Mozilla has announced an audacious project to build an open source smartphone and tablet operating system to rival the increasingly cosy three-way domination of Android, Apple's iPhone and Windows Phone.
Under the name of Boot to Gecko (B2G), the new OS will take the Gecko HTML rendering engine of Mozilla's Firefox browser and Thunderbird email client and build around it a wholly open source project capable of running atop Android-compatible hardware thanks to re-use of a few nuggets of low-level code from that OS.
The B2G project is still at a very early stage but the outline of something complex and unusual can be discerned form the blog comments that announced it.
Its foundation will be to use open web standards rather than "single-vendor stacks", risky given the immaturity of that environment, but consistent with Mozilla's open web vision.
The development team announced four areas that are needed to get Boot to Gecko off the ground, including new APIs to tie the underlying Android hardware layer to software for interfaces such as telephony, storage, cameras, and networking comms. Security design is also a key issue; source code resulting from all development will be released in real time.
"This project is in its infancy; some pieces of it are only captured in our heads today, others aren't fully explored. We're talking about it now because we want expertise from all over Mozilla - and from people who aren't yet part of Mozilla - to inform and build the project we're outlining here," announced the Mozilla project team.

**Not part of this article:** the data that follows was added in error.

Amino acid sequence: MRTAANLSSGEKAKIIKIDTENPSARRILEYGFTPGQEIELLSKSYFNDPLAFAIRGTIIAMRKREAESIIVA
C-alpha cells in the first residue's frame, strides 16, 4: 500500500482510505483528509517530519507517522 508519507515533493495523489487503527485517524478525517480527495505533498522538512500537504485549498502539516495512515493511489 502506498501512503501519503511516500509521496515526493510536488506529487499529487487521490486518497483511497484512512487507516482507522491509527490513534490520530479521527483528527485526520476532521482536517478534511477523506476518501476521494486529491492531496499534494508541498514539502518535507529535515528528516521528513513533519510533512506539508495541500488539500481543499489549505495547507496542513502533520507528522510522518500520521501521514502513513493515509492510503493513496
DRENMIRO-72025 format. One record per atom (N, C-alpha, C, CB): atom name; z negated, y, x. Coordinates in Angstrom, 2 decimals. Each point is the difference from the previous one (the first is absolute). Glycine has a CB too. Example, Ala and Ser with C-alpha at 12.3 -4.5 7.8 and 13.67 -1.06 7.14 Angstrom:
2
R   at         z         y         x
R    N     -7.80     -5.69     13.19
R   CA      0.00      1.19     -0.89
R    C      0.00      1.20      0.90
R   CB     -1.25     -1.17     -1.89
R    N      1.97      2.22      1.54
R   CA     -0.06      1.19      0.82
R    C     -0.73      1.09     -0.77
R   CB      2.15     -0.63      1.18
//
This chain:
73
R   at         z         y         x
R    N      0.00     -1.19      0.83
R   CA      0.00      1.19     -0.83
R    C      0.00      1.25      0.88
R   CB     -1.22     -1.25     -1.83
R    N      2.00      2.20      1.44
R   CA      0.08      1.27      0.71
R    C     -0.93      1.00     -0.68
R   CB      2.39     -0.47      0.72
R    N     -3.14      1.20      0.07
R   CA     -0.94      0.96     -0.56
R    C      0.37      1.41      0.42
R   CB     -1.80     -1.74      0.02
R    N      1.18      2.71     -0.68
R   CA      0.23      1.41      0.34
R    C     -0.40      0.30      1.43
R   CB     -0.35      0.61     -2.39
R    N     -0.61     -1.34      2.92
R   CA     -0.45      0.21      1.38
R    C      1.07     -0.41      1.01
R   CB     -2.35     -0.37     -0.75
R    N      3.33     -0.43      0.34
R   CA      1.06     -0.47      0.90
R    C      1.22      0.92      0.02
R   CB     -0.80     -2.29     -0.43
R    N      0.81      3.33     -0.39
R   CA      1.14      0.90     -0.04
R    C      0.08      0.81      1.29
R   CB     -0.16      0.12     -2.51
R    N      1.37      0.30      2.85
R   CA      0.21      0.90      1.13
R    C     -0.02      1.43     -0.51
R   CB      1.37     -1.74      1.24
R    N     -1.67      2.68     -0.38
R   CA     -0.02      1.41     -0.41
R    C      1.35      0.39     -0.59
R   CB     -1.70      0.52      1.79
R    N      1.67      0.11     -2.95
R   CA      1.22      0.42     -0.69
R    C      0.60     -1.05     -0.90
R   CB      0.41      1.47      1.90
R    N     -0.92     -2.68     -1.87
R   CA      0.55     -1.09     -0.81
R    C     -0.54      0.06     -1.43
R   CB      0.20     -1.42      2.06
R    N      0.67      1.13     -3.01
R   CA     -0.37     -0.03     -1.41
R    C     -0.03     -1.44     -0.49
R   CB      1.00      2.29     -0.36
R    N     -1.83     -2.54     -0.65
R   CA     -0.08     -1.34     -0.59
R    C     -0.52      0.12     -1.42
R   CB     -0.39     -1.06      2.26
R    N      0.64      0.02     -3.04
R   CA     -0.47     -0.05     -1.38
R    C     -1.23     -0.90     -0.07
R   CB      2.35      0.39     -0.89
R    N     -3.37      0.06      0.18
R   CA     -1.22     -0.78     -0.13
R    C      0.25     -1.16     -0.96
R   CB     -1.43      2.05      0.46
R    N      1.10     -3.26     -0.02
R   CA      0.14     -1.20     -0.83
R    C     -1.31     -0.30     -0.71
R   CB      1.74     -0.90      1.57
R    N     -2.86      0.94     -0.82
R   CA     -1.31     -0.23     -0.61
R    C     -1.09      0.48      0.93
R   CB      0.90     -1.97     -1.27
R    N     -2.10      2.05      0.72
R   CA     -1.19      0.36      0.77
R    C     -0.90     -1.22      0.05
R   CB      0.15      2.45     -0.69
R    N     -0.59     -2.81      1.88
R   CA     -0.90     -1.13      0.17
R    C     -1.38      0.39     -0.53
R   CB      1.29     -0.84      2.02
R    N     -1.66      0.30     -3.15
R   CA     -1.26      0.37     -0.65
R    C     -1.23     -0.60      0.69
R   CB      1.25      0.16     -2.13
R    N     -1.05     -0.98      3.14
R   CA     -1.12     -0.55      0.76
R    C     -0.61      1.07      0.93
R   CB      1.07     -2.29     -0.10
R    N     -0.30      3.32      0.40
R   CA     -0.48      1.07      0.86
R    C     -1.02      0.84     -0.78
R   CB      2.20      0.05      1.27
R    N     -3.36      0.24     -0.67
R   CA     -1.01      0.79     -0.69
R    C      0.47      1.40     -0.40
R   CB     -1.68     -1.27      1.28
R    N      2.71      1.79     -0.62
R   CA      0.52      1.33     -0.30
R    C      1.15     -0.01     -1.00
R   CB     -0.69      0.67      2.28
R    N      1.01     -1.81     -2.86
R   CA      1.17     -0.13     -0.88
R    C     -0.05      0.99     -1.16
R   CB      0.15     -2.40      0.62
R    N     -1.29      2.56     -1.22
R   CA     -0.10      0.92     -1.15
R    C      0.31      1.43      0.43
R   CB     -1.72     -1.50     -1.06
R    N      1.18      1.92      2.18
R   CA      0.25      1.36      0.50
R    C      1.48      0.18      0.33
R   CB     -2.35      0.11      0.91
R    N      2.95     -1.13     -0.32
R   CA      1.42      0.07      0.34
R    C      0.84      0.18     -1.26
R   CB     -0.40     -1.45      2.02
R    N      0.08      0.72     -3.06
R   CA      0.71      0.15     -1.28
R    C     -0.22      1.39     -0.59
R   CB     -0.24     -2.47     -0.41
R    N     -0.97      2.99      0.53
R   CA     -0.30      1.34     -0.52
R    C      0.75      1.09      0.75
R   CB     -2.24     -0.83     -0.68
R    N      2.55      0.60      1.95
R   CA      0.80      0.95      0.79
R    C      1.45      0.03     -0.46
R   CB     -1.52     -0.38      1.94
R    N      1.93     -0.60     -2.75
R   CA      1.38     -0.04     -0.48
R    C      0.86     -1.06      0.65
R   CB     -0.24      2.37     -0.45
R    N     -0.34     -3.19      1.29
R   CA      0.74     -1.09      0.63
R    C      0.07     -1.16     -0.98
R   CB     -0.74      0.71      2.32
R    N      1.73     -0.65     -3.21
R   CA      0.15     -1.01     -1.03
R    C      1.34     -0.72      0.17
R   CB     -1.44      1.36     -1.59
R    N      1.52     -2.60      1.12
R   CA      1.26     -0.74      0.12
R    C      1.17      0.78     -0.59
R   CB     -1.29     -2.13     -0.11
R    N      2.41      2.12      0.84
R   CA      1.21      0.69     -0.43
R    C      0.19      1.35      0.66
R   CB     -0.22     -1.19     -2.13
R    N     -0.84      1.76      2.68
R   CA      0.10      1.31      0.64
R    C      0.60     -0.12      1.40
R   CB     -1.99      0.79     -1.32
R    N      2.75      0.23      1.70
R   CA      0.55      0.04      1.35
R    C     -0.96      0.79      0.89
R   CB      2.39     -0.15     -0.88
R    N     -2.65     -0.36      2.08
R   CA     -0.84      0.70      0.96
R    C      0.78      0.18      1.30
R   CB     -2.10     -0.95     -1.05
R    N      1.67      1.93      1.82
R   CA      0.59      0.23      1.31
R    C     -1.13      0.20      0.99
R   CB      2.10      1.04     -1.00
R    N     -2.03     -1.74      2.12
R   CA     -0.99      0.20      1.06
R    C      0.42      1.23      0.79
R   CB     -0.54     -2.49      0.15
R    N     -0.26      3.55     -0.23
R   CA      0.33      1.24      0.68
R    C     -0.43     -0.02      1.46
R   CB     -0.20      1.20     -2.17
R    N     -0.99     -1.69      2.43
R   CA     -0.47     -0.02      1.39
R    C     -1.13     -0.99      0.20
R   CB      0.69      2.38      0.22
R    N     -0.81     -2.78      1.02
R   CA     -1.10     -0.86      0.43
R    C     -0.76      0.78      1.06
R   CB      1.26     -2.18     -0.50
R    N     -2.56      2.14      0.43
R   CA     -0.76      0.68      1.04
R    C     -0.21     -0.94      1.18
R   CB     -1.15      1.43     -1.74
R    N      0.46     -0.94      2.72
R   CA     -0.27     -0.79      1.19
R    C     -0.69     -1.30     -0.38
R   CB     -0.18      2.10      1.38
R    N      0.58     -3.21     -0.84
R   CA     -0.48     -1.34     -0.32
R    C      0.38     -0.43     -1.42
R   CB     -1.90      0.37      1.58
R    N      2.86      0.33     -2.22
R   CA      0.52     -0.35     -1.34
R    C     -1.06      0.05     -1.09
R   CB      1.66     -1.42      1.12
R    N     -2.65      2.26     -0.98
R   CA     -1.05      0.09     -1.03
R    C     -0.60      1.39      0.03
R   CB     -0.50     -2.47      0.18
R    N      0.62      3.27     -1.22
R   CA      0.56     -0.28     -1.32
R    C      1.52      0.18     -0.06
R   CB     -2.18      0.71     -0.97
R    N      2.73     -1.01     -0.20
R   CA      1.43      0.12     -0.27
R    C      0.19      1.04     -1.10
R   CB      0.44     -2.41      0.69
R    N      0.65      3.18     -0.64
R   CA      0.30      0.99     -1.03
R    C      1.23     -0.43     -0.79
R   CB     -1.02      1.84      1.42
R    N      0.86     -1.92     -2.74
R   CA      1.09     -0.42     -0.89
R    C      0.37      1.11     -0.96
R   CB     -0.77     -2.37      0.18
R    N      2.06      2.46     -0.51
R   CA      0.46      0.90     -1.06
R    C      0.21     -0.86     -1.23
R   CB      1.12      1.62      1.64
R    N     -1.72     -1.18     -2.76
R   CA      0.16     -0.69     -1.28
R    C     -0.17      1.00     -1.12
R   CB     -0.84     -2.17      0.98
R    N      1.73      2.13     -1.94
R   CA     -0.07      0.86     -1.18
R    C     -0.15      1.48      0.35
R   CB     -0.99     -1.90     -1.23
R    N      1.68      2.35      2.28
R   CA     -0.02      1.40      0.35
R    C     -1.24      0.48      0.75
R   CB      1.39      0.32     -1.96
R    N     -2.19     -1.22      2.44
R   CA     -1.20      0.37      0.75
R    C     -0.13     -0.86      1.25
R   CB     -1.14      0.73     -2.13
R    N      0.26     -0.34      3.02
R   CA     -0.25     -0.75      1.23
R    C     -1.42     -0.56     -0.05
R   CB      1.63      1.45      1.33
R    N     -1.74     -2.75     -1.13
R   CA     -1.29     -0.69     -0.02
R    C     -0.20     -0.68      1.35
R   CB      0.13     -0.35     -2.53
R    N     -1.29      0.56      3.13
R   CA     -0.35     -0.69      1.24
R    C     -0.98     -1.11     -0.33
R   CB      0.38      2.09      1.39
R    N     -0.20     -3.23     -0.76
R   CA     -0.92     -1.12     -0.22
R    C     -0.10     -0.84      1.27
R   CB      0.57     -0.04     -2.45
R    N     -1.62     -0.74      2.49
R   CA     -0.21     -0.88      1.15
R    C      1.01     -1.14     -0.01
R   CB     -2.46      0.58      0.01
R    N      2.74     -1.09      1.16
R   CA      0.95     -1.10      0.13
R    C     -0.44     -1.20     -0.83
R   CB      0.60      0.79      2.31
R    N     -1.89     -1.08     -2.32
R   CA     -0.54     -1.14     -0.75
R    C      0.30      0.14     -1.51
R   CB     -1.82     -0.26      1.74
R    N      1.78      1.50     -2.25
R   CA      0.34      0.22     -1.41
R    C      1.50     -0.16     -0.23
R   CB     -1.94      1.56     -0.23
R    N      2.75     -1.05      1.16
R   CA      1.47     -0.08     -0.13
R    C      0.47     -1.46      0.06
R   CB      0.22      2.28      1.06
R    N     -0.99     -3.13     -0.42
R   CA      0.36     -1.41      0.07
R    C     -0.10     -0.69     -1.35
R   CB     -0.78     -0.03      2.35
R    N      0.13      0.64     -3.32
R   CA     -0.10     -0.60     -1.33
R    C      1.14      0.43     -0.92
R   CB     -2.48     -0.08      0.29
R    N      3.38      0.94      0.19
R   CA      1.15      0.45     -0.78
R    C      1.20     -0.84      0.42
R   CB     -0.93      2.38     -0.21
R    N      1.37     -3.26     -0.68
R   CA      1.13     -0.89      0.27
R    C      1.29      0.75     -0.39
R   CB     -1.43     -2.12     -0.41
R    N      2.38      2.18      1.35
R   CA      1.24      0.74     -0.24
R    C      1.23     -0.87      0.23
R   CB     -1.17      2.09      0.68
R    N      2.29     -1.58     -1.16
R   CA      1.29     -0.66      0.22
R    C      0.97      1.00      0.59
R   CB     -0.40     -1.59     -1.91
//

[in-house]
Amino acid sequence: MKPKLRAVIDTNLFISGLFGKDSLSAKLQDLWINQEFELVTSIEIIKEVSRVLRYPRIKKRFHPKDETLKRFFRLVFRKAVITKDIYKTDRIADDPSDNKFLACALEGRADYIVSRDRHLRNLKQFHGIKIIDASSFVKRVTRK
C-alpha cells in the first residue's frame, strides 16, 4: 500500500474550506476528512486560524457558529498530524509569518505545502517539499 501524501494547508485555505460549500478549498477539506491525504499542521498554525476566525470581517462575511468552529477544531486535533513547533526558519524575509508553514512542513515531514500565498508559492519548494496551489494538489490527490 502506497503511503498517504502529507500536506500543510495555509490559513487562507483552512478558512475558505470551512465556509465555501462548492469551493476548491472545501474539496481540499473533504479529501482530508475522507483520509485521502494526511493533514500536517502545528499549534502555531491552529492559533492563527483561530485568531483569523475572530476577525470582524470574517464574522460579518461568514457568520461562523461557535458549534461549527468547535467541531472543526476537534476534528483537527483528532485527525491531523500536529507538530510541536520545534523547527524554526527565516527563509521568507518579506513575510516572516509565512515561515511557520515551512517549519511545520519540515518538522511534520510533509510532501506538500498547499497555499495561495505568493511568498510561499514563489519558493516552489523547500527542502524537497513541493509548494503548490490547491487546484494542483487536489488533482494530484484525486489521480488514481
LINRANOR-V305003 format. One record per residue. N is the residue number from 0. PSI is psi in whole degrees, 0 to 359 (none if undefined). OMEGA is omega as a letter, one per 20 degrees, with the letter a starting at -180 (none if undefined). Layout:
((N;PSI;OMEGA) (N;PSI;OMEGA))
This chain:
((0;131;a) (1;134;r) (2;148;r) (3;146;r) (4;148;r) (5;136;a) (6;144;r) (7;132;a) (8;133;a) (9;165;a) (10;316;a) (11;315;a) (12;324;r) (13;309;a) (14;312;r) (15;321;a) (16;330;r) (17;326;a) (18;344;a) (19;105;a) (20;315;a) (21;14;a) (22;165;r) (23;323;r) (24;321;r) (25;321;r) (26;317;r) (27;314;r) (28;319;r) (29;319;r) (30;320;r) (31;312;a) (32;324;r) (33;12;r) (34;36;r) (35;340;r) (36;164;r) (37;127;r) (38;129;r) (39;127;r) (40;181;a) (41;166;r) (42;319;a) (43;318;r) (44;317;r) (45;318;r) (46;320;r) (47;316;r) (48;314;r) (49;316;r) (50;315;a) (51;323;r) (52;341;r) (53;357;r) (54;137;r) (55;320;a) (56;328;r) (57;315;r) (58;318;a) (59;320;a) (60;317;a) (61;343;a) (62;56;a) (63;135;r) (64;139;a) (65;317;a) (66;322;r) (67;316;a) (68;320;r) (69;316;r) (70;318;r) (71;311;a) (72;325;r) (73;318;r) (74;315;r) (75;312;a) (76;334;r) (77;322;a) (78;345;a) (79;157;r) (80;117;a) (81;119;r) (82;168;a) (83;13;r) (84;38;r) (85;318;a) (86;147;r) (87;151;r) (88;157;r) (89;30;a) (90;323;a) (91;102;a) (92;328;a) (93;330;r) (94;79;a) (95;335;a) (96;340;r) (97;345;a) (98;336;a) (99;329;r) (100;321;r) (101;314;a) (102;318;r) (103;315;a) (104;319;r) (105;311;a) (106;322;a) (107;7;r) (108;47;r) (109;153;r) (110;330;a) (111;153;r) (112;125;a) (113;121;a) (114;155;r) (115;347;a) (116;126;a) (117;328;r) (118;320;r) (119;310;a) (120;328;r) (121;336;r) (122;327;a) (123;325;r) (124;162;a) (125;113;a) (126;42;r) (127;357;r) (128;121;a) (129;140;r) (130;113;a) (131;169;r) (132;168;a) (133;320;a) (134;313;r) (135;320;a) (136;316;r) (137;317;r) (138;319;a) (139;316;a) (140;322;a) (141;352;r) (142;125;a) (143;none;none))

As is the nature of open source, the exact direction of future development will depend to some extent on those who contribute to it.
Whatever B2G turns into, perhaps its biggest challenge isn't to Android itself but to Google's model for developing that operating system, which sees source code released at the company leisure in a way that some believe has fragmented application development across different versions. The pointed release of source code as development proceeds is a backhanded reference to frustrations at Google's approach.
"We want to do Boot to Gecko the way we think open source should be done. In the open, from day 1, for everyone to see and participate," said Mozilla project leader, Andreas Gal.
Boot to Gecko is also a way of proposing not just a market alternative to established proprietary mobile operating systems, but a different direction altogether, one centred on web applications.
It has some similarities to Google's own ChromeOS - in other words the belief that web applications will be the foundation of future operating systems - and could turn into a slightly different version of the same thing minus the association with a single commercial interest.
Boot to Gecko will attract a lot of interest but hurdles remain. The pace of development will be watched very closely on the gitub project repository.